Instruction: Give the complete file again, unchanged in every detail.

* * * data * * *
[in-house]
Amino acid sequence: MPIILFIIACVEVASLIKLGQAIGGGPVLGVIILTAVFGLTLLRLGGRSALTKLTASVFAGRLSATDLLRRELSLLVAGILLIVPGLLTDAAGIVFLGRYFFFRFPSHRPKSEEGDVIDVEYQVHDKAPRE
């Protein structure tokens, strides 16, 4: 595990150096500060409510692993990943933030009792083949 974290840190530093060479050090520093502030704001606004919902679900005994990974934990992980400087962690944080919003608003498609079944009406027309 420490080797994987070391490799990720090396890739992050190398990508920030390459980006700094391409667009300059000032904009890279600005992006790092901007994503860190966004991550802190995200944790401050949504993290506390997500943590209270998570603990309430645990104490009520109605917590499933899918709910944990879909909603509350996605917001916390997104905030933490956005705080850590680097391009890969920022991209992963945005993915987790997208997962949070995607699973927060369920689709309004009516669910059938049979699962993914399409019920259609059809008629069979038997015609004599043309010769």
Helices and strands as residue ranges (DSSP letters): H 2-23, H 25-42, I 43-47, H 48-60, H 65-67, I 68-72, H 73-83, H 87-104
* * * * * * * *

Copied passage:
[in-house]
Amino acid sequence: MPIILFIIACVEVASLIKLGQAIGGGPVLGVIILTAVFGLTLLRLGGRSALTKLTASVFAGRLSATDLLRRELSLLVAGILLIVPGLLTDAAGIVFLGRYFFFRFPSHRPKSEEGDVIDVEYQVHDKAPRE
């Protein structure tokens, strides 16, 4: 595990150096500060409510692993990943933030009792083949 974290840190530093060479050090520093502030704001606004919902679900005994990974934990992980400087962690944080919003608003498609079944009406027309 420490080797994987070391490799990720090396890739992050190398990508920030390459980006700094391409667009300059000032904009890279600005992006790092901007994503860190966004991550802190995200944790401050949504993290506390997500943590209270998570603990309430645990104490009520109605917590499933899918709910944990879909909603509350996605917001916390997104905030933490956005705080850590680097391009890969920022991209992963945005993915987790997208997962949070995607699973927060369920689709309004009516669910059938049979699962993914399409019920259609059809008629069979038997015609004599043309010769």
Helices and strands as residue ranges (DSSP letters): H 2-23, H 25-42, I 43-47, H 48-60, H 65-67, I 68-72, H 73-83, H 87-104